For technological adoption in this industry, 34 of the past 35 years have been relatively quiet…
By Tom ScalesMr. Scales leads the life & health insurance practice in the Americas for Celent. He has been in the industry for over 35 years, primarily focused on at software solutions. He was the COO and CIO at Crump Life insurance services (formerly BISYS), and more recently led the operations and technology groups from the agent-based life insurance companies of AEGON/Transamerica.
As an analyst, I have the opportunity to spend time with and talk to a wide range of people in the insurance industry. I regularly speak to carriers and vendors in the space and also get the opportunity to learn from agents selling in the space. It is a wonderful role, as I get an outside, and inside, view of the entire industry.
Our company focuses research exclusively on the global financial services industry, and I have come to a conclusion.
The life insurance industry has room for improvement.
That statement may not be a big surprise, but I thought I would go into more detail to give a perspective of where the industry is and some suggestions on where it needs to be. Much of this article is from the focus of the carrier, but hopefully will be of interest to the advisor as well.
I have been in the industry for over 35 years. My first years were at vendors that focused on the insurance industry, with an emphasis on life and annuity. After that, I held the COO and CIO position at a large BGA and then the same COO and CIO position at a large life carrier. I’ve been a licensed agent for almost 30 years, although my primary role has never been as an active agent. My background is quite technical too.
In other words, I have lived and breathed the industry for a long time.
I made an observation recently at an industry conference that I think applies: “I’ve been in the industry for 35 years, the first 34 of which we didn’t change much.”
So why are we where we are? What are the fundamental reasons? This article is based on a longer report recently published by Celent entitled Why Are There No Drones in Life Insurance?
Inflexibility in Thinking
Life insurance is an inherently risk-averse industry. By definition, the product is insuring against catastrophic risk for a family or business. Realistically, this seeps into the mindset of all in the industry and tends to stifle change. The industry is caught in a “that’s the way we have always done it” vortex, and it is difficult to break out of this trap.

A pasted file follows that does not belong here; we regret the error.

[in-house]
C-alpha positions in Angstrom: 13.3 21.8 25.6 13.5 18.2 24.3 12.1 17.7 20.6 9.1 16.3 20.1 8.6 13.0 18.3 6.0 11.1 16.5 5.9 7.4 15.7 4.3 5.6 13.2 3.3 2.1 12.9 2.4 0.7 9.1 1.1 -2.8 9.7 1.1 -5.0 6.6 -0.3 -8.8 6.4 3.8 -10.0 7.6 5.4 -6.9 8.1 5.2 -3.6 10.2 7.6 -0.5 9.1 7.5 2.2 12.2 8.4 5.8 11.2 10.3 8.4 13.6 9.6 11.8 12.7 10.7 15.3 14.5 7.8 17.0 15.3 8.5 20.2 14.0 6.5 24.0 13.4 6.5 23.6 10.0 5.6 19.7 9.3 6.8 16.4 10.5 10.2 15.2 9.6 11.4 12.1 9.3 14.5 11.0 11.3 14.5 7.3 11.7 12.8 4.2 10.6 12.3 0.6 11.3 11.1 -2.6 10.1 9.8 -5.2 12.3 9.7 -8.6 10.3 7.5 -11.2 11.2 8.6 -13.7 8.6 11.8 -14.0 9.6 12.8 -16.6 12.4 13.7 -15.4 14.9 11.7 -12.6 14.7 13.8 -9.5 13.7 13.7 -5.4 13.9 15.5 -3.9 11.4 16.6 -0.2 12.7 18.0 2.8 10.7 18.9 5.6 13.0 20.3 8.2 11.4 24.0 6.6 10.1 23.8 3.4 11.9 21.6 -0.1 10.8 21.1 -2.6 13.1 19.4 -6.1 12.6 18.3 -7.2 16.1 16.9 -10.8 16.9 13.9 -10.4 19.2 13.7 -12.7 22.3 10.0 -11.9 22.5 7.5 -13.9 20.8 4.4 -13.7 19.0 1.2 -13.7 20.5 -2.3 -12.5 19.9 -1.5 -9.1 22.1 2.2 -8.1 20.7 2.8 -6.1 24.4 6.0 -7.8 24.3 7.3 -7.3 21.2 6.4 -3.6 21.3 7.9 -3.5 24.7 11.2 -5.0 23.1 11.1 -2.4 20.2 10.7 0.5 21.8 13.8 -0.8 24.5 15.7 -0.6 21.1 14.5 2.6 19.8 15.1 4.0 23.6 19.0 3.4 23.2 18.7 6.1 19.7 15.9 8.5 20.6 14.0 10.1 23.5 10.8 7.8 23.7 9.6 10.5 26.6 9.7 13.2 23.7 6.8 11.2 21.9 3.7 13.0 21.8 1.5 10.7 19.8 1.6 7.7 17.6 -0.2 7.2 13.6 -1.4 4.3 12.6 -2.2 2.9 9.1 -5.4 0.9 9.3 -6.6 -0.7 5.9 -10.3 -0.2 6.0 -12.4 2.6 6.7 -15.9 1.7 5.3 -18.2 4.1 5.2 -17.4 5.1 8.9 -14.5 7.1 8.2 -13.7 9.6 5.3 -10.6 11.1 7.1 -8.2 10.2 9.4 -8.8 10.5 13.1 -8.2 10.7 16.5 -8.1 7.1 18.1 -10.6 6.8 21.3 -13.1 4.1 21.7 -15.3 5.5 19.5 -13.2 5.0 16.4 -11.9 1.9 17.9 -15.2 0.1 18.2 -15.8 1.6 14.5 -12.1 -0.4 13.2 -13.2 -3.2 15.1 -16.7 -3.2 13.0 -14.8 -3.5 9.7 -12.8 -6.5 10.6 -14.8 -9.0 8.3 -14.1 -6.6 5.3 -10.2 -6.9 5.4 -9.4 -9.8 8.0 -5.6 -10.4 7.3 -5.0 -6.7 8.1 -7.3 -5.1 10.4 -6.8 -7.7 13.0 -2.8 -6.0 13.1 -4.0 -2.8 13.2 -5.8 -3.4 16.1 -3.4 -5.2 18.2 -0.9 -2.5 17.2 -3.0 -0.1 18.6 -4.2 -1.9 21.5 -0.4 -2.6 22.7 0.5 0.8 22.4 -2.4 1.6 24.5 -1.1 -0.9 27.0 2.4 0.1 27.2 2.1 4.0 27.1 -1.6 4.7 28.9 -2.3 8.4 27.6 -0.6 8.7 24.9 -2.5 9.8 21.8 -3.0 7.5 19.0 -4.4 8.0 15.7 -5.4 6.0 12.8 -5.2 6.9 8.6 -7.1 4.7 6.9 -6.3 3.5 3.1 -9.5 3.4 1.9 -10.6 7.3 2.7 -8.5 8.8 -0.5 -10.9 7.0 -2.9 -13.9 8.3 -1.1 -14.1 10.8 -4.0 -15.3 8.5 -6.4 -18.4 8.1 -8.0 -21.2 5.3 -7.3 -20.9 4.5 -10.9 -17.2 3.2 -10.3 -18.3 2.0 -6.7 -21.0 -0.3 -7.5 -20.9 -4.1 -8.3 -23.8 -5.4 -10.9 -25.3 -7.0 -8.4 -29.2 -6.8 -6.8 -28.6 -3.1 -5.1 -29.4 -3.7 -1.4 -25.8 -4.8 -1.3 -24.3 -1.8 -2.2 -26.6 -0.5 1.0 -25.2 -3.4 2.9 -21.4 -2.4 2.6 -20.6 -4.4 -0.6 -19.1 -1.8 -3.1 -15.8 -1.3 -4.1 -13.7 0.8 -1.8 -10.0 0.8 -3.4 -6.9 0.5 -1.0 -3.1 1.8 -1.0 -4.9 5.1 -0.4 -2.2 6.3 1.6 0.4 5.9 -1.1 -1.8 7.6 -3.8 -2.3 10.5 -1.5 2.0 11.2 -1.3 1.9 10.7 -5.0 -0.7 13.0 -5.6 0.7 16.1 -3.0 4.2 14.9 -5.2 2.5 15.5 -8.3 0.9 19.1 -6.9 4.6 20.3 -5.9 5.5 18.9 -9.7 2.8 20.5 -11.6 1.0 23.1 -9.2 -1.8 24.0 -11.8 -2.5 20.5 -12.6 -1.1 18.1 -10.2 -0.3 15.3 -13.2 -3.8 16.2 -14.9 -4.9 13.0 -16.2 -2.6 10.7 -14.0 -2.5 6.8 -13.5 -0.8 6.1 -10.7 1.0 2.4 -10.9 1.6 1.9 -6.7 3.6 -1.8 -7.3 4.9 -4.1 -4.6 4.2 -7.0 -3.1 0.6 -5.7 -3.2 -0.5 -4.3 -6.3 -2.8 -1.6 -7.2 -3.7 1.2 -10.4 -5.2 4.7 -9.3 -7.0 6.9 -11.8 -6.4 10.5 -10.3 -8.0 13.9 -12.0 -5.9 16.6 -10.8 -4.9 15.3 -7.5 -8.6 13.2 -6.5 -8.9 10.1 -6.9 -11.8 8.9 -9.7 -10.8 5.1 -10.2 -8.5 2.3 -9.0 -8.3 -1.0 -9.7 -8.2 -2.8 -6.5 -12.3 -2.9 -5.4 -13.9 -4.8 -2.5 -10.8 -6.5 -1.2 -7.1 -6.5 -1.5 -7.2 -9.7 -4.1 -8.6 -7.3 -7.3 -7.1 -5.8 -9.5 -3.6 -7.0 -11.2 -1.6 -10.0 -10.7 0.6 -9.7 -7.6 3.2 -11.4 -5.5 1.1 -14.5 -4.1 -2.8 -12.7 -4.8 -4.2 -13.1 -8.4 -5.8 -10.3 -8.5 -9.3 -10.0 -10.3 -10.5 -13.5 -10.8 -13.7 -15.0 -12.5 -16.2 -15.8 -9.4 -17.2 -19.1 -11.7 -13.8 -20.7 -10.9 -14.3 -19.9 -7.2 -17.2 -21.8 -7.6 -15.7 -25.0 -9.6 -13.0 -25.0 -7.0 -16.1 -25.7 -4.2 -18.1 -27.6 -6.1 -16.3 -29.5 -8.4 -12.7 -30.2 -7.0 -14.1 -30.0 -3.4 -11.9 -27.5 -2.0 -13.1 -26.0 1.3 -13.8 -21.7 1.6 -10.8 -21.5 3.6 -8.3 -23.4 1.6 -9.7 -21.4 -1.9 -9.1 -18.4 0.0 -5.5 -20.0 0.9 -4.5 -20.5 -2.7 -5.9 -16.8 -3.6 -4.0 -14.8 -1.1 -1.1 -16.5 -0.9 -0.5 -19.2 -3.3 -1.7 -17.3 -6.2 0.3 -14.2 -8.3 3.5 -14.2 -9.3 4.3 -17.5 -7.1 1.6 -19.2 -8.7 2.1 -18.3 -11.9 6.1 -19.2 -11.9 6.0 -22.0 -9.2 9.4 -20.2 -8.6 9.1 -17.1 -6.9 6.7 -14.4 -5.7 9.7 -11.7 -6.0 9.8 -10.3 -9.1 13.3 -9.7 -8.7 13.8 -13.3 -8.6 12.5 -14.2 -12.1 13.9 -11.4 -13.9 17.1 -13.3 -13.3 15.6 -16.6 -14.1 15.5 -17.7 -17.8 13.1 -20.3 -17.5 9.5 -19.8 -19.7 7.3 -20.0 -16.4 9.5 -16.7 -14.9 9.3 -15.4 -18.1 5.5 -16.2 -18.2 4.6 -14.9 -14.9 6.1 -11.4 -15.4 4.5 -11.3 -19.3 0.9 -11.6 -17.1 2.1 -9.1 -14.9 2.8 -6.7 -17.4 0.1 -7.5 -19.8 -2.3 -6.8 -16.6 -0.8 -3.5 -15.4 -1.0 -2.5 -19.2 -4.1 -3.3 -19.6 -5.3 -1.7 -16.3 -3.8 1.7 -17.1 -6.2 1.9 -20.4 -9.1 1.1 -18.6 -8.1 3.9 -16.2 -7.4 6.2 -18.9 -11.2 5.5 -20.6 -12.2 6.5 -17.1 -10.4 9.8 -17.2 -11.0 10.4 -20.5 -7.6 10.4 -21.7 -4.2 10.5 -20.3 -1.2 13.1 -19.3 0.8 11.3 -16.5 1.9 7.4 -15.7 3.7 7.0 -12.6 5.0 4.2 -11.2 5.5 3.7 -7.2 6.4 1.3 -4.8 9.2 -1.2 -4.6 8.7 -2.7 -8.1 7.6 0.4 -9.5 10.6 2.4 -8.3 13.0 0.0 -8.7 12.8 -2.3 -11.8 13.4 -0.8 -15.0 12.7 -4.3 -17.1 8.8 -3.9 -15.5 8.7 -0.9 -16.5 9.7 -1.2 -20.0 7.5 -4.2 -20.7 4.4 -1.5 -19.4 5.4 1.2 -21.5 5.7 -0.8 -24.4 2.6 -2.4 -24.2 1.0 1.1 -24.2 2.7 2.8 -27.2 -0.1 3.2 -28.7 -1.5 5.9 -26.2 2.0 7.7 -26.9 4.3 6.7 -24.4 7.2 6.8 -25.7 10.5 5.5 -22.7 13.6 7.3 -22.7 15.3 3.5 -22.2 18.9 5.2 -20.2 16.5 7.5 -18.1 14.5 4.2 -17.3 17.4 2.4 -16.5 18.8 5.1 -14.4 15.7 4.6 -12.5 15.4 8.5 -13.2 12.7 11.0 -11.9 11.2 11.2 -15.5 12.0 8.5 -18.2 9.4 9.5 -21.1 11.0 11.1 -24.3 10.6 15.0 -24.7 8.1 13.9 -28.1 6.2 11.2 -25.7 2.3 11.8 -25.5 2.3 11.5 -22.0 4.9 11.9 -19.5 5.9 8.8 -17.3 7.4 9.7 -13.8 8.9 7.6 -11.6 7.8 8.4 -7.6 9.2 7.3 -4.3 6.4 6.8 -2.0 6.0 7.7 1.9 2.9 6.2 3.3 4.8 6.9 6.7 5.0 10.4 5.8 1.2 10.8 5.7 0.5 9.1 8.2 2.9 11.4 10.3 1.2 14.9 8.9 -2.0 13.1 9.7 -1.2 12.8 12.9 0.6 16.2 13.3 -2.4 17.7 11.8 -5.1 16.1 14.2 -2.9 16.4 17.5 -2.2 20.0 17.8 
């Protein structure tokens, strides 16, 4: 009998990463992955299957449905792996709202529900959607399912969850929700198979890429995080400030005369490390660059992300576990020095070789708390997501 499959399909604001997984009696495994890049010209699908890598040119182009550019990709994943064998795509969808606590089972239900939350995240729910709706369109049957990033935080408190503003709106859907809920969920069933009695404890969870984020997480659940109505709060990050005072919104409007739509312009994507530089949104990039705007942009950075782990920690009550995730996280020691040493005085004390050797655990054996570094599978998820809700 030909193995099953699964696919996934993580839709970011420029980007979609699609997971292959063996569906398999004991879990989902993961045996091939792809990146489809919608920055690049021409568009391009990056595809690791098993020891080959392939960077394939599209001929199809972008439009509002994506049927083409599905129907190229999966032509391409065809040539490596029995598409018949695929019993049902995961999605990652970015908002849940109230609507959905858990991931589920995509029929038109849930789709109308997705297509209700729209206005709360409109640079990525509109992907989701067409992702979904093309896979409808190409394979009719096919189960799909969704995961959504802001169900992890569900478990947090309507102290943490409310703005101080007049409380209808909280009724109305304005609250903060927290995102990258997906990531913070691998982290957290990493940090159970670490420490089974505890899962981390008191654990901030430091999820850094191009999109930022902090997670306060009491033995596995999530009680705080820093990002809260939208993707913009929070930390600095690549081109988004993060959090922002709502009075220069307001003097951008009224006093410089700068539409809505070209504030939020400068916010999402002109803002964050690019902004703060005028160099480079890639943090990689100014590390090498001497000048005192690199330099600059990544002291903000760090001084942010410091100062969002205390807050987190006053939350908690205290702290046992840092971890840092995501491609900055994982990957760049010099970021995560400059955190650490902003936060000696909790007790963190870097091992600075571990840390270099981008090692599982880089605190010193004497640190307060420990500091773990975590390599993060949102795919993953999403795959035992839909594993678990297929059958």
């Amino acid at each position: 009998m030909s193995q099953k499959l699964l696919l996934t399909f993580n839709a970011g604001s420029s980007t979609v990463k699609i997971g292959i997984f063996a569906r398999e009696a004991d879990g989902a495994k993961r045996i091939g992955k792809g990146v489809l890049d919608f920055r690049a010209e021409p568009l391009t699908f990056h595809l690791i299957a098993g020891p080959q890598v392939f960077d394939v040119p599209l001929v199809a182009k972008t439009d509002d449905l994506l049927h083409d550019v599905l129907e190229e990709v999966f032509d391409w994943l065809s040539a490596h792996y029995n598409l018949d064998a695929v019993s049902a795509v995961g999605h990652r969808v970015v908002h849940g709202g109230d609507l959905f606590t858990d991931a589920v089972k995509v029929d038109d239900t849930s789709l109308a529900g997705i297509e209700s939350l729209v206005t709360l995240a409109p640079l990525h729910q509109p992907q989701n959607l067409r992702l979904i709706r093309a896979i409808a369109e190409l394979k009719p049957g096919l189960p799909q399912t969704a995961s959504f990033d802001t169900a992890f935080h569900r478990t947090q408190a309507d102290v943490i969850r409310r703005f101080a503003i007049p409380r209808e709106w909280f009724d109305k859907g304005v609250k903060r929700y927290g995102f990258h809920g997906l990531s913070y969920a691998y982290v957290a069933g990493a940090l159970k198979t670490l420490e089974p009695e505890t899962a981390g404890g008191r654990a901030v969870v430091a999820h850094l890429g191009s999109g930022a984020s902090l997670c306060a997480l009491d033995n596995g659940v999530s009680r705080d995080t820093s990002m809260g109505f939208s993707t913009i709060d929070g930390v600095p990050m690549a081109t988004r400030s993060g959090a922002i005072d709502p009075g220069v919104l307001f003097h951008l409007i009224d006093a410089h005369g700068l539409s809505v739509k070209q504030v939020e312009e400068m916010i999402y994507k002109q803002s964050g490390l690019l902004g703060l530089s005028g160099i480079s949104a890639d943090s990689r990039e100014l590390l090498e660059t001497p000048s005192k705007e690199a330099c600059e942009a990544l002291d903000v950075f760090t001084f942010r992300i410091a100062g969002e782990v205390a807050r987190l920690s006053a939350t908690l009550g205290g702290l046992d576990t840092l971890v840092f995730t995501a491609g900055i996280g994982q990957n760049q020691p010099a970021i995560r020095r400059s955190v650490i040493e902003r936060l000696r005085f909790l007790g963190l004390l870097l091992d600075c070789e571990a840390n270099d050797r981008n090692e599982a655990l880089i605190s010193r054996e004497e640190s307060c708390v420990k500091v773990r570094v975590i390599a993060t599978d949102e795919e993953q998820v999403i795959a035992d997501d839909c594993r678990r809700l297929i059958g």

New Product Innovation Has Been Flat – For 30 Years
For decades, if not centuries, the products available in life insurance were term and whole life. In the 1980s, there was a flurry of innovation, which resulted in the introduction of universal life policies. Since then, we have done variations on the theme – from VUL to IUL to combo products – but the underlying components are the same.
A reality of our industry is that the agent force is aging. Our recent research shows that more than half of insurance employees are 50 or older.
This is positive, from the perspective that there are seasoned, successful agents that are focusing on increasing your company’s market share. However, the corollary is that the sales force entered the industry before the application of significant technology to the sales process (such as electronic applications), which means the process is still too paper based.
Insurance Is Not an Exciting Career Direction
If we asked the average college student, even one studying in an area of financial services, what their dream job would be, we would not expect many to leap at life insurance. The top tier recruits are being lured to consulting and private equity firms at salaries impossible for insurers to match.
Buying a Policy Is Complicated
The Application Is the Customer’s First Novel
Fundamentally, the process to apply for life insurance is broken. The average life insurance policy is around 30 pages. This is more than it takes to buy a car or, in some cases, a house. The life insurance industry gathers an incredible amount of information before there is a decision on the price of your product or whether the insurer will even sell you a product. It is like joining a select club, where you are only allowed in if you are healthy and boring.
You Want to Know What!?!
As part of this massive insurance application, we expect an agent to ask amazingly intrusive questions. When the questions get the most embarrassing, then we drill down into the detail.
Cycle Time Is Measured in Days and Weeks
The time between applications being taken and policies being issued is way too long. Recent Celent research shows that the average time is almost 35 days for simpler products to 45 days for more complex products. This is an improvement on 2007, but the number needs to be ZERO.